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Title: Application of End-Exhaled Breath Monitoring to Assess Carbon Monoxide Exposures of Wildland Firefighters at Prescribed Burns.

Abstract

Exposure to the range of combustion products from wildland fires has been demonstrated to cause respiratory irritation and decreased lung function among firefighters. The measurement of carbon monoxide (CO) has been previously shown to be highly correlated with the range of contaminants found in wildland fires. In this article, we assess the feasibility of using a simple, noninvasive biological test to assess exposure to CO for a group of wildland firefighters. Measurements of CO exposure were collected using personal monitors as well as in exhaled breath for wildland firefighters who conducted prescribed burns in February–March 2004. Overall, the CO concentrations measured in this study group were low with a shift mean of 1.87 ppm. Correspondingly, the cross-shift difference in carboxyhemoglobin as estimated from exhaled breath CO levels was also low (median increase =+0.2% carboxyhemoglobin). The use of exhaled breath measurements for CO has limitations in characterizing exposures within this worker population.

Authors:
; ; ;
Publication Date:
Research Org.:
USDA Forest Service, Savannah River, New Ellenton, SC
Sponsoring Org.:
USDOE Office of Environment, Safety and Health (EH)
OSTI Identifier:
969886
Report Number(s):
na
09-05-P
DOE Contract Number:  
AI09-00SR22188
Resource Type:
Journal Article
Journal Name:
Inhalation Toxicology
Additional Journal Information:
Journal Volume: 21; Journal Issue: 1
Country of Publication:
United States
Language:
English
Subject:
60 APPLIED LIFE SCIENCES; Carbon Monoxide exposure; Wildland Firefighters; Breath monitoring; Prescribed burning

Citation Formats

Dunn, K H, Devaux, I, Stock, A, and Naeher, L P. Application of End-Exhaled Breath Monitoring to Assess Carbon Monoxide Exposures of Wildland Firefighters at Prescribed Burns.. United States: N. p., 2009. Web. doi:10.1080/08958370802207300.
Dunn, K H, Devaux, I, Stock, A, & Naeher, L P. Application of End-Exhaled Breath Monitoring to Assess Carbon Monoxide Exposures of Wildland Firefighters at Prescribed Burns.. United States. doi:10.1080/08958370802207300.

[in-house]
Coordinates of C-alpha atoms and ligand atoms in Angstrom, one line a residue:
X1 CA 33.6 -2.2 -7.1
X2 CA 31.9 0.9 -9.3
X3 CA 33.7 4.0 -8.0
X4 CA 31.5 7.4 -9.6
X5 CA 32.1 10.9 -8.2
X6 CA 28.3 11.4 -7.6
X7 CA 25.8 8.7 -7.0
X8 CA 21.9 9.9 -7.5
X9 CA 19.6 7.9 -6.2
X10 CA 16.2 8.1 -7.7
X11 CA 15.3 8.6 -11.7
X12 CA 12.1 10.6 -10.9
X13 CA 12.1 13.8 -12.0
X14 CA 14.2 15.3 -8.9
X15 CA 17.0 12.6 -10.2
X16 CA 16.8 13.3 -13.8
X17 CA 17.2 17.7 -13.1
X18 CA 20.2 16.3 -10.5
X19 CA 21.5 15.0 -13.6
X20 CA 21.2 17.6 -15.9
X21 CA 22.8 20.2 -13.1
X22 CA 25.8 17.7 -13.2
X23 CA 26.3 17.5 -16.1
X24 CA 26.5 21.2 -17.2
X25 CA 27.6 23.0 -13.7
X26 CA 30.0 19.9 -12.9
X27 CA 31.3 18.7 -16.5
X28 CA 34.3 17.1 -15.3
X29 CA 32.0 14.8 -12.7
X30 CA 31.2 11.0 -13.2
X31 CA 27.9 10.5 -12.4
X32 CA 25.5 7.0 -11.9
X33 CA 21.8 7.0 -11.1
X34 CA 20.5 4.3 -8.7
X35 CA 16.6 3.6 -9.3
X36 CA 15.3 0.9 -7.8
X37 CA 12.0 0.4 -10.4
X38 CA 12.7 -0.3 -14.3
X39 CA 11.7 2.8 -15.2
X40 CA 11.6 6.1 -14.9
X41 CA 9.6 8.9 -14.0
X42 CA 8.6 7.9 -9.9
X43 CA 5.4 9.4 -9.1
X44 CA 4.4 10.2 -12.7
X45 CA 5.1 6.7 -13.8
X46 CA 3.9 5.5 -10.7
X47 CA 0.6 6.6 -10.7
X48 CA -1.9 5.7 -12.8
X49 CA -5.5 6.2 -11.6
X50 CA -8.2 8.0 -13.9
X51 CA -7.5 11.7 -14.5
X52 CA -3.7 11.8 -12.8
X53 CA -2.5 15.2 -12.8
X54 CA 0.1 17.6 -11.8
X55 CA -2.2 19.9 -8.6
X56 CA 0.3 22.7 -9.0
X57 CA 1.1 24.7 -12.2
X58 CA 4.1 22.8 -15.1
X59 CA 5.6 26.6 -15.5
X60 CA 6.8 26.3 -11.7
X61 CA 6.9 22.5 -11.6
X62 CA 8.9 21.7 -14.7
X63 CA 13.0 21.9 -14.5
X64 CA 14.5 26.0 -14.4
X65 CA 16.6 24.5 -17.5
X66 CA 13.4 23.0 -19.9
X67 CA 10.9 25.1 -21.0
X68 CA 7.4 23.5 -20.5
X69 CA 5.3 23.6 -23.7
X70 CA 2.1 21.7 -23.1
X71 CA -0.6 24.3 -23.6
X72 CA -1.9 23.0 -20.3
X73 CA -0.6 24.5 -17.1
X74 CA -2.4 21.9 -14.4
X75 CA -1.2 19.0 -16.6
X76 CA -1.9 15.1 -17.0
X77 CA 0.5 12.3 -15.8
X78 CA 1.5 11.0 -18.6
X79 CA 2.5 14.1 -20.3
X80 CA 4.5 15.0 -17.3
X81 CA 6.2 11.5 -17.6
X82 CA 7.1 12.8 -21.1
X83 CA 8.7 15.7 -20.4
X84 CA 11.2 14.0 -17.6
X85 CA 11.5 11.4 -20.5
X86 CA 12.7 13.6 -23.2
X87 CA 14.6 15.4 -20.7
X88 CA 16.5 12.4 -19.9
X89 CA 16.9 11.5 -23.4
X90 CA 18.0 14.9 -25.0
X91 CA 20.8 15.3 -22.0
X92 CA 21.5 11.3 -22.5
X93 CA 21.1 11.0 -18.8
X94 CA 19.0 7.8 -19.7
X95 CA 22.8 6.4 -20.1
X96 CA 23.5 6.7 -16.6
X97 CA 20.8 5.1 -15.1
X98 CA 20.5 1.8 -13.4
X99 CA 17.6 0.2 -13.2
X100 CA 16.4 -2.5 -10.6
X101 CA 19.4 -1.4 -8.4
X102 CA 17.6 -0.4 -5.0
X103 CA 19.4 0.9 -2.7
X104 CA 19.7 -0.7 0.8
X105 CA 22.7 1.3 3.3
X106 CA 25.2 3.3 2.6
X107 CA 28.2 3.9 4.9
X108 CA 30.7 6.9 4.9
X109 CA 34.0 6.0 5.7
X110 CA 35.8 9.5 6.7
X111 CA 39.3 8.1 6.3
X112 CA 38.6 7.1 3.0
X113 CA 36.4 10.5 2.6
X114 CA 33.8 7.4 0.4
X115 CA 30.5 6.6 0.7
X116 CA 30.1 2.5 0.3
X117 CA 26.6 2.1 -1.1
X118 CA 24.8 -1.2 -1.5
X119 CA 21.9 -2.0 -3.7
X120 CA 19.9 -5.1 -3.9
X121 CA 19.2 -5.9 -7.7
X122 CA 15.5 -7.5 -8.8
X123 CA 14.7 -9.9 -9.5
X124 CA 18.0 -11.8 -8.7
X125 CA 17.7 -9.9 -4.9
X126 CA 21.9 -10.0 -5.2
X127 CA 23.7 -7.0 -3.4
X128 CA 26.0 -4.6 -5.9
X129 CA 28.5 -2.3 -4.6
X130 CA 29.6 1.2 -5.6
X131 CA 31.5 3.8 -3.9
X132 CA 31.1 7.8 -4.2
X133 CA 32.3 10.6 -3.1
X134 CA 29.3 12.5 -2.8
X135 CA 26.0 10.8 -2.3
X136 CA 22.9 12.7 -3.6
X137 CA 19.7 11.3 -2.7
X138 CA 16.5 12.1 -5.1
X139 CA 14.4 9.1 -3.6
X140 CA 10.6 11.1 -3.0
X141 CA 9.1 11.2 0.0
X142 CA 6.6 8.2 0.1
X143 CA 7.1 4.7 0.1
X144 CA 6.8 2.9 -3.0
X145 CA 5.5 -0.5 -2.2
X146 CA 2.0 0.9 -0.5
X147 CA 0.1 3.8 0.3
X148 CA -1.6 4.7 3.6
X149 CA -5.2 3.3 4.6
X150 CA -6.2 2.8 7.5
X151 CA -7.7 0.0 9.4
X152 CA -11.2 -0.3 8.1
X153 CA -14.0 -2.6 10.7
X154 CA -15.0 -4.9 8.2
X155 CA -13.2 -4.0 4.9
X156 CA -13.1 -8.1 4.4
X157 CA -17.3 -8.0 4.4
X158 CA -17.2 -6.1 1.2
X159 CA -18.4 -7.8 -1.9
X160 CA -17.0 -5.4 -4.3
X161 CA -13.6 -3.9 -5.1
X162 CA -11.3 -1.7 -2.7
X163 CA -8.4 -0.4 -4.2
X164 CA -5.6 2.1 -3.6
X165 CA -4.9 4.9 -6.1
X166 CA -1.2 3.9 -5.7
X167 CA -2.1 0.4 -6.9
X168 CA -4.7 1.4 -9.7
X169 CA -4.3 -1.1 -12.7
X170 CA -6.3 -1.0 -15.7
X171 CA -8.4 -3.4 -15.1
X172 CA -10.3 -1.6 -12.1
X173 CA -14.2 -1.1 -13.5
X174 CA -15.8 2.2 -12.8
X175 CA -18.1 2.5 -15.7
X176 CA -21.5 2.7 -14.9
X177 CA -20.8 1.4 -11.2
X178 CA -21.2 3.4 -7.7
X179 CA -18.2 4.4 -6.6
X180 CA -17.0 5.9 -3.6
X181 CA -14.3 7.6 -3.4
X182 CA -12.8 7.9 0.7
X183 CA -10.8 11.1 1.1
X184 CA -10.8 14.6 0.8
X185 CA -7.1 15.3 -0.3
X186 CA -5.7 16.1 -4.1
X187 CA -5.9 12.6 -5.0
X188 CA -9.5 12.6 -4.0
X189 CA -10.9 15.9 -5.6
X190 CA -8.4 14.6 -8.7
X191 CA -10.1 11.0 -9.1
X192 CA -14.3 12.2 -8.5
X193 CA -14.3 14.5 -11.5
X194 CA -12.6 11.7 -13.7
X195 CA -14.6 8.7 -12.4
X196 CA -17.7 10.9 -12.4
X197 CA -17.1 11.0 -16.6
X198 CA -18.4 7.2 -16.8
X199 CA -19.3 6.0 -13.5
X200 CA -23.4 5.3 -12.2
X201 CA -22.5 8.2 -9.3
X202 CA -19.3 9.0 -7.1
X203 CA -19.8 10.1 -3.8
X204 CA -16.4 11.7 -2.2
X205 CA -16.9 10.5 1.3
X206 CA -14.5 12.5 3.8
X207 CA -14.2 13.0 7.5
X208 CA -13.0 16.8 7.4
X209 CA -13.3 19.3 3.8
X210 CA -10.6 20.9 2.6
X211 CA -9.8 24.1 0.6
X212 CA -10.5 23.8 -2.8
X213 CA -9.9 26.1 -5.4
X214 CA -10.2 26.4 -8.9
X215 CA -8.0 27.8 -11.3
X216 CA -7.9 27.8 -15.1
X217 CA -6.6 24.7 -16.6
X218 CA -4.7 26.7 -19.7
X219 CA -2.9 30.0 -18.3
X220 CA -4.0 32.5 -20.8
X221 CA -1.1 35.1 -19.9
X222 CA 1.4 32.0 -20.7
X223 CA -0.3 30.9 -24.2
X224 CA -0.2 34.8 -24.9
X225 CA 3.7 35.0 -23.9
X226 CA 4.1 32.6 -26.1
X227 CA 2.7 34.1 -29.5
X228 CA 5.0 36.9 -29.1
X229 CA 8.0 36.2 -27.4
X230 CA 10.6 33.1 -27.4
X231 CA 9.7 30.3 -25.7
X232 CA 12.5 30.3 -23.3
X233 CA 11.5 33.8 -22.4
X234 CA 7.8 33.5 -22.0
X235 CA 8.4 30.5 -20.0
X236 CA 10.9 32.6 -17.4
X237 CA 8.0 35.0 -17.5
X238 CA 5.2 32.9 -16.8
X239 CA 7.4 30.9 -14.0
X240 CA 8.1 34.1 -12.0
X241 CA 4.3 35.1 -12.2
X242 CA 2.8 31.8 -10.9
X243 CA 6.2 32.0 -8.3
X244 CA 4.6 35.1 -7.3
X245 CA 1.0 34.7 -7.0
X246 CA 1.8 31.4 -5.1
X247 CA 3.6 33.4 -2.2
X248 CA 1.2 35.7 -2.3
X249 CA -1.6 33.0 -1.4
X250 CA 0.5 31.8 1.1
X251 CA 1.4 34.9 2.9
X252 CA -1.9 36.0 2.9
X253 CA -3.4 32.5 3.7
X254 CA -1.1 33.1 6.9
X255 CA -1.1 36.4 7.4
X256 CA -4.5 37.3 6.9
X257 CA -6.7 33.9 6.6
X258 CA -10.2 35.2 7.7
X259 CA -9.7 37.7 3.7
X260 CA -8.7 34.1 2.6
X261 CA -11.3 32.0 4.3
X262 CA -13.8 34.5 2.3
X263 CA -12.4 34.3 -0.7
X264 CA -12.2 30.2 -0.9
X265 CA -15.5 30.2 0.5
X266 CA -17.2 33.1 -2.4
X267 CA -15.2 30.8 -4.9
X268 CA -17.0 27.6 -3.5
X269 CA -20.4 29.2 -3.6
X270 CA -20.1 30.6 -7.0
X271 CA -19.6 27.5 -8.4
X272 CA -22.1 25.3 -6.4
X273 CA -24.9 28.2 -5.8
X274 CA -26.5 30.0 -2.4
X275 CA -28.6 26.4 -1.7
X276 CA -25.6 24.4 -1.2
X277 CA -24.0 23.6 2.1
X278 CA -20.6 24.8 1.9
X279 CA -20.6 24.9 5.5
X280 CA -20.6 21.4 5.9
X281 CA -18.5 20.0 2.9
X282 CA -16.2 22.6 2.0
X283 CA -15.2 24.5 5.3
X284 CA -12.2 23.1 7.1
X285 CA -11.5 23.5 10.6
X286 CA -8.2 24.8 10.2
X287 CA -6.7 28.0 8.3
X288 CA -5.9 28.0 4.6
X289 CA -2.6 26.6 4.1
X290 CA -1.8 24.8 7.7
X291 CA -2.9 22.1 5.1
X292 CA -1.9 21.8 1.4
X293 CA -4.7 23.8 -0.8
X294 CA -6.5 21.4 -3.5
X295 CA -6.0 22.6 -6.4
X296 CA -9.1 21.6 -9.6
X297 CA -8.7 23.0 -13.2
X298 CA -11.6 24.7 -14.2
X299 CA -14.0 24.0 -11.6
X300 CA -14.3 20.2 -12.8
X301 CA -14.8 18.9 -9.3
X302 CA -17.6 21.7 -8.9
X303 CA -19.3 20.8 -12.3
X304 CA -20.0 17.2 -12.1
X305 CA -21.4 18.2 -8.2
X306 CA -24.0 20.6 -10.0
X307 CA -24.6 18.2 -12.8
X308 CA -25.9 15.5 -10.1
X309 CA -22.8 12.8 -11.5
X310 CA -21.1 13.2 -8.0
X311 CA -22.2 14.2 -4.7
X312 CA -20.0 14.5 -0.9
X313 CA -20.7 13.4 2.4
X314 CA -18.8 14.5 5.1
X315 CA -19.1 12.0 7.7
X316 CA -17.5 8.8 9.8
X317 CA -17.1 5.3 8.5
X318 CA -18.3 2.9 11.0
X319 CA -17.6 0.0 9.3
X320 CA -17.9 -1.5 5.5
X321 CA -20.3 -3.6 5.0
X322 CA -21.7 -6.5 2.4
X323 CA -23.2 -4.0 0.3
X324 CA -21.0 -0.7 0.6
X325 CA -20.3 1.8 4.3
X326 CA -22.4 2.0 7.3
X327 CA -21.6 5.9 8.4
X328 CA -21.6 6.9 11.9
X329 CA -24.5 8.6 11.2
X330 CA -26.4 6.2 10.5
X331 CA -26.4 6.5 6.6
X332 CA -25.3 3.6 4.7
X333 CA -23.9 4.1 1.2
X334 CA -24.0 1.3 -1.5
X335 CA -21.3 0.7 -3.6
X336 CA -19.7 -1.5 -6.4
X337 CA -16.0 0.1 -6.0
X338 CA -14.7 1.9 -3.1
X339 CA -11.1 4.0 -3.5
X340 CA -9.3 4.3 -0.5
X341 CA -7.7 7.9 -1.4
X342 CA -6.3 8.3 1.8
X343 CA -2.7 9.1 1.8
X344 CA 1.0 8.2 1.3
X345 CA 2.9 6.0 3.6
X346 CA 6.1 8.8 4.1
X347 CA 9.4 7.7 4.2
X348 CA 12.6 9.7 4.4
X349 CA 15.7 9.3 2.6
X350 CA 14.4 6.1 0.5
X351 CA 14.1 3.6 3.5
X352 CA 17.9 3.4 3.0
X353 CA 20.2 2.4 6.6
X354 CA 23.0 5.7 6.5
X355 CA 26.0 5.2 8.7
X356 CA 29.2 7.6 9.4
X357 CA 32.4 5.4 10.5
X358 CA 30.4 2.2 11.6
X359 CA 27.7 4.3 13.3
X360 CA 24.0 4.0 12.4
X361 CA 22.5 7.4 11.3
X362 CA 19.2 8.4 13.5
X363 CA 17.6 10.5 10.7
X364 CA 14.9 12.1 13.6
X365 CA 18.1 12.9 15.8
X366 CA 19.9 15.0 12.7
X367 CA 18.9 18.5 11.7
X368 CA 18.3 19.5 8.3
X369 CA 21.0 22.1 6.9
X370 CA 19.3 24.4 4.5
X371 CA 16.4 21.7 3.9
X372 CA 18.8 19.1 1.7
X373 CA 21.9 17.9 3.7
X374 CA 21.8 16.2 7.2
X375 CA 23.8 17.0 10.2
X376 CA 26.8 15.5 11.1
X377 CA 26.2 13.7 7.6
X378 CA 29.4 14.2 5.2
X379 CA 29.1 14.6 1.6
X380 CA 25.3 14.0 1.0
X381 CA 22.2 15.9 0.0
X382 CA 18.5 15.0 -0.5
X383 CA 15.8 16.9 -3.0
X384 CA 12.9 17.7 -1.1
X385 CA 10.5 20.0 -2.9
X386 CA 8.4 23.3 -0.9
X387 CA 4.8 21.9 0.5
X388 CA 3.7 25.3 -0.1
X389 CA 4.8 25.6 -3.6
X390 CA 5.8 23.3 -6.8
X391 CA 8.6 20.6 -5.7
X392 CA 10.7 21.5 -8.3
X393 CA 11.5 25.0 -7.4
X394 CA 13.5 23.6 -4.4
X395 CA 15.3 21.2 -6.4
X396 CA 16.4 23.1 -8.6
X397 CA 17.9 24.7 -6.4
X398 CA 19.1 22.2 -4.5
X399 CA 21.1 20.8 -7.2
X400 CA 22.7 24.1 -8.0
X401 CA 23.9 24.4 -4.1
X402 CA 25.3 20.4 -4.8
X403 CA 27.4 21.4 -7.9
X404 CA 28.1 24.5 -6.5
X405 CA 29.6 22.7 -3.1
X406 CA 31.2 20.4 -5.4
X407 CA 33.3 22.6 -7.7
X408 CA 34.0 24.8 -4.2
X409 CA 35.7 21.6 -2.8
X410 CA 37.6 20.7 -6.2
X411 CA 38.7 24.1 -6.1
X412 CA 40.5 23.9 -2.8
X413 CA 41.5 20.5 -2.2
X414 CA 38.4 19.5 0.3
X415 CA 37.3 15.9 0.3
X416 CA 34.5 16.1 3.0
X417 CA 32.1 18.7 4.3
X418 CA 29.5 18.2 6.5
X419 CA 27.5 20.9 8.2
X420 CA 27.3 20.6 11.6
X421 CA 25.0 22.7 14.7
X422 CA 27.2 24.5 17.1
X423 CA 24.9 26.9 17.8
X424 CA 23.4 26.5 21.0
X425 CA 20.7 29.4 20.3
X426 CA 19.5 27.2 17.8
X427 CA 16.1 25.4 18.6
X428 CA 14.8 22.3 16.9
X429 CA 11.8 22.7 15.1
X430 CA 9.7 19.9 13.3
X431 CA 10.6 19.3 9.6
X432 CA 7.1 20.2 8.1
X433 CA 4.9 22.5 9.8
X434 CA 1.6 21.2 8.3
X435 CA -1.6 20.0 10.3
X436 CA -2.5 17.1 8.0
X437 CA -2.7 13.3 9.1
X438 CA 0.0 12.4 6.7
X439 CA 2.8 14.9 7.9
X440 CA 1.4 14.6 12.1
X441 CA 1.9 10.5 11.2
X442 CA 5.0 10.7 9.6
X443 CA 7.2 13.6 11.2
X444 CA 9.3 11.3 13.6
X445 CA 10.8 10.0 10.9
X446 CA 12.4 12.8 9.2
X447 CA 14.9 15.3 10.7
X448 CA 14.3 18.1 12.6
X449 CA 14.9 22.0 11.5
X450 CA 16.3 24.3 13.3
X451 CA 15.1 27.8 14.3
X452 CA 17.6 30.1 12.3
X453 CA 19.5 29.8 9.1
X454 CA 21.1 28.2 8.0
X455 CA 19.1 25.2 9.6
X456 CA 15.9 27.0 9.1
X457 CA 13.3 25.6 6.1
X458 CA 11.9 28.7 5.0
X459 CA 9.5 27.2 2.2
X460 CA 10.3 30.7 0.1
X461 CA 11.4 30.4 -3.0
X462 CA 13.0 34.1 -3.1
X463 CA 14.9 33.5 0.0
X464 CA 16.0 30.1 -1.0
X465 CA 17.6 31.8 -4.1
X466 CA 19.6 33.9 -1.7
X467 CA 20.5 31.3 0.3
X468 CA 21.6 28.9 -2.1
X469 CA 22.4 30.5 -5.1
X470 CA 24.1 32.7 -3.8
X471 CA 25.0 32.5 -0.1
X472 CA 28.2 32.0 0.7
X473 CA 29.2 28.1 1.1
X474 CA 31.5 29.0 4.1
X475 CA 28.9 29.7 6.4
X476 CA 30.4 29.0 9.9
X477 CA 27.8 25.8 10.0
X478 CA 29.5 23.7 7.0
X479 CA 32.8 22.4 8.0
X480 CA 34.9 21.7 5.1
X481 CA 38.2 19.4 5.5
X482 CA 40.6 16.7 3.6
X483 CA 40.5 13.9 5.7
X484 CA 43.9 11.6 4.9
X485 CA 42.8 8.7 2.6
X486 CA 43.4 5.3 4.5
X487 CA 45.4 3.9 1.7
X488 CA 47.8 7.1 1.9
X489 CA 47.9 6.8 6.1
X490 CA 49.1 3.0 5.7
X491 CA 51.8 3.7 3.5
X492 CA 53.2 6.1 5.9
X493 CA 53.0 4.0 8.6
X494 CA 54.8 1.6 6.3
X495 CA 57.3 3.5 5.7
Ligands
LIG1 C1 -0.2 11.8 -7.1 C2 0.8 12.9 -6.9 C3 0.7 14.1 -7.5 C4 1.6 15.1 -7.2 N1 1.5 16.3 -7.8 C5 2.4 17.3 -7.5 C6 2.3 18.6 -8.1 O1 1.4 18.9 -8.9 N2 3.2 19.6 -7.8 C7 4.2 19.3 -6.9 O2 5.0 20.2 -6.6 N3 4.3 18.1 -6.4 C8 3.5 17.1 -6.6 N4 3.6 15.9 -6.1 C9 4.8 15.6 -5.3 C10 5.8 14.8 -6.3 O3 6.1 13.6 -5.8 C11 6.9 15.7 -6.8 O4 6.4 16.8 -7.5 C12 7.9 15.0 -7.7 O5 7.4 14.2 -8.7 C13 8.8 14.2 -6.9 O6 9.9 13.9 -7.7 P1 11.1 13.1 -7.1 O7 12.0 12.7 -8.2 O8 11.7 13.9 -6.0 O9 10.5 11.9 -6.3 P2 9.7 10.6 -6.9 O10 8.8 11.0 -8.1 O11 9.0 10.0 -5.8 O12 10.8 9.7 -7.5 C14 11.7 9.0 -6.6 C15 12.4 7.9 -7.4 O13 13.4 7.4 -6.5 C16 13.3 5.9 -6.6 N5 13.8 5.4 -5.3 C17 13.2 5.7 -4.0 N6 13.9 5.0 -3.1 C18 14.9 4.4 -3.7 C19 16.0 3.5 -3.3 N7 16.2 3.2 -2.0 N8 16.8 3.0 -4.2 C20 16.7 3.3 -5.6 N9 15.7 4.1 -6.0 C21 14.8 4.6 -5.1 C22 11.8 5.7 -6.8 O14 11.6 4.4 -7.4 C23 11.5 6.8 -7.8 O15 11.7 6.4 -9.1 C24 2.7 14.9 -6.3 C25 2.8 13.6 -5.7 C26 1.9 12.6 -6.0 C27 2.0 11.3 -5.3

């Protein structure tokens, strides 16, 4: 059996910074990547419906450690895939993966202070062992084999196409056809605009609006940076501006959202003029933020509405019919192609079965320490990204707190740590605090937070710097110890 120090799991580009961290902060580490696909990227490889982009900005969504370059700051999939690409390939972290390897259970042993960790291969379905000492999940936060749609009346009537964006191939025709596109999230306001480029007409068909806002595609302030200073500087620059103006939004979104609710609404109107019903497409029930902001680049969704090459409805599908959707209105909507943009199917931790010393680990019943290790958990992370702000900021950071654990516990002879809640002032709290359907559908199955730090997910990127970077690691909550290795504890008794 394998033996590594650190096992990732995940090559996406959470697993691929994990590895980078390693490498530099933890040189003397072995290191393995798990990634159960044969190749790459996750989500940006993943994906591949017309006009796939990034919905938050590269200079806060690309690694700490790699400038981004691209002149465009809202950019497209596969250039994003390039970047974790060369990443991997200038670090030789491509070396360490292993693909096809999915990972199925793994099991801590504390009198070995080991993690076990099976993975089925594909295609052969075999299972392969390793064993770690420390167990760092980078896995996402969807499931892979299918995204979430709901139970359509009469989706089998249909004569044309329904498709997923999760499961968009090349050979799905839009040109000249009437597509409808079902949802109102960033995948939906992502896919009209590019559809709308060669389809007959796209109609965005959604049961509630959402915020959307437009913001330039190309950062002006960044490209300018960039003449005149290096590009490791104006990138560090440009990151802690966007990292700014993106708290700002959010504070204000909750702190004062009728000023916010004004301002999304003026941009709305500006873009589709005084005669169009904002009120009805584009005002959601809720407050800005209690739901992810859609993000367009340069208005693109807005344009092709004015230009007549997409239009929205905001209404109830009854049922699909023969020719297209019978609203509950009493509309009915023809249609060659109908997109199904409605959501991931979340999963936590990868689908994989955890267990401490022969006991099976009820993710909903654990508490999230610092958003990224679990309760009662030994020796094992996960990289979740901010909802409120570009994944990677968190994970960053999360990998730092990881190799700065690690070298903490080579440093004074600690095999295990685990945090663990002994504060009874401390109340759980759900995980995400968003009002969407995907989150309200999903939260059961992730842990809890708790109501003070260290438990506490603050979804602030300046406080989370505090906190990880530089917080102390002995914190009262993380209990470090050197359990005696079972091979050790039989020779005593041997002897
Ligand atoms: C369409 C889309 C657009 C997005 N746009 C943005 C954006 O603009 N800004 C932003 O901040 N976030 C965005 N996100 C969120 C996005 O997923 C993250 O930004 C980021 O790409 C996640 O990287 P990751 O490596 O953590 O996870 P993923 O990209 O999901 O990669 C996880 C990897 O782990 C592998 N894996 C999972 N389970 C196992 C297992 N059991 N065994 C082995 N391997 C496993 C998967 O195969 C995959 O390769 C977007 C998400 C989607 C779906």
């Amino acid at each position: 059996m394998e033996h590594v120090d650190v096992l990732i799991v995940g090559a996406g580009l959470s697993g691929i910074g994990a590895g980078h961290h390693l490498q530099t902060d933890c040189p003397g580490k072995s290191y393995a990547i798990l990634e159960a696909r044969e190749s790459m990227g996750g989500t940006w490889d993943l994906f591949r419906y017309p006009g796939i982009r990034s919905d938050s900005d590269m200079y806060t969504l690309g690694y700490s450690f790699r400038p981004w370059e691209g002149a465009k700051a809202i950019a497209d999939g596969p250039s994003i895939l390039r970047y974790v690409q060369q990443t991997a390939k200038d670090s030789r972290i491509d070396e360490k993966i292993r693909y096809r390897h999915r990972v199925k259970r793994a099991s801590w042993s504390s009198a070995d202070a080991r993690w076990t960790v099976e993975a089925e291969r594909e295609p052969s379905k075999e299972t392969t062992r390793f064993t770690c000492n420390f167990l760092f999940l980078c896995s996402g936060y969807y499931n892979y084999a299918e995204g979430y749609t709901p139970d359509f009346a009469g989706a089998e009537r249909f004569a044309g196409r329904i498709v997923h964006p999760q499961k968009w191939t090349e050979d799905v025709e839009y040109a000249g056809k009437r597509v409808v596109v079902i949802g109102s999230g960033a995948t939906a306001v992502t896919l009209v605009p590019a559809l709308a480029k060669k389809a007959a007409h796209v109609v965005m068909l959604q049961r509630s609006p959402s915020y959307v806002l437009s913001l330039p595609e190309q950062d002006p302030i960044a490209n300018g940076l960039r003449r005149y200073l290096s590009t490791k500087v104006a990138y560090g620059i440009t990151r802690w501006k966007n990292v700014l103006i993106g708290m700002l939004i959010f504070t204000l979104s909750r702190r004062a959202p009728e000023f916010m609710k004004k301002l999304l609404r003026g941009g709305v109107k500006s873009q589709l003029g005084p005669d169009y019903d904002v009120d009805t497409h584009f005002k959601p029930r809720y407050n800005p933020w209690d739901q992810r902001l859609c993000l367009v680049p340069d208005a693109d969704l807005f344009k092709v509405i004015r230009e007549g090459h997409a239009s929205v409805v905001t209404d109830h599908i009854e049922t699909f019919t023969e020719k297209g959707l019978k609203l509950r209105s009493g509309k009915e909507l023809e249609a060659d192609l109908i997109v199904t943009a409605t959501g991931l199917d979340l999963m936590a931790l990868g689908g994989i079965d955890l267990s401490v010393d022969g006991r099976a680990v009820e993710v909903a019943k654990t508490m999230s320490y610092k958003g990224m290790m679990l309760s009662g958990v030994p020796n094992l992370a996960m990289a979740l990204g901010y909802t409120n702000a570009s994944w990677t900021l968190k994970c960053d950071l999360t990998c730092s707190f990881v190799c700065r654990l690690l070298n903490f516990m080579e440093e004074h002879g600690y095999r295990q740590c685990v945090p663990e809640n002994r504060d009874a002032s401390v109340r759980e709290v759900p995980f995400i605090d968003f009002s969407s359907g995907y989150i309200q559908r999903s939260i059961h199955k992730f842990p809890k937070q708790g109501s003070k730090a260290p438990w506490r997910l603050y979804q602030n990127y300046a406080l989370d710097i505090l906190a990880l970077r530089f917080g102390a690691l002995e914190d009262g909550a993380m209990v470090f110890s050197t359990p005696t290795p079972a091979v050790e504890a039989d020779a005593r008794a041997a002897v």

Dunn, K H, Devaux, I, Stock, A, and Naeher, L P. Wed . "Application of End-Exhaled Breath Monitoring to Assess Carbon Monoxide Exposures of Wildland Firefighters at Prescribed Burns.". United States. doi:10.1080/08958370802207300.
@article{osti_969886,
title = {Application of End-Exhaled Breath Monitoring to Assess Carbon Monoxide Exposures of Wildland Firefighters at Prescribed Burns.},
author = {Dunn, K H and Devaux, I and Stock, A and Naeher, L P},
abstractNote = {Exposure to the range of combustion products from wildland fires has been demonstrated to cause respiratory irritation and decreased lung function among firefighters. The measurement of carbon monoxide (CO) has been previously shown to be highly correlated with the range of contaminants found in wildland fires. In this article, we assess the feasibility of using a simple, noninvasive biological test to assess exposure to CO for a group of wildland firefighters. Measurements of CO exposure were collected using personal monitors as well as in exhaled breath for wildland firefighters who conducted prescribed burns in February–March 2004. Overall, the CO concentrations measured in this study group were low with a shift mean of 1.87 ppm. Correspondingly, the cross-shift difference in carboxyhemoglobin as estimated from exhaled breath CO levels was also low (median increase =+0.2% carboxyhemoglobin). The use of exhaled breath measurements for CO has limitations in characterizing exposures within this worker population.},
doi = {10.1080/08958370802207300},
journal = {Inhalation Toxicology},
number = 1,
volume = 21,
place = {United States},
year = {2009},
month = {4}
}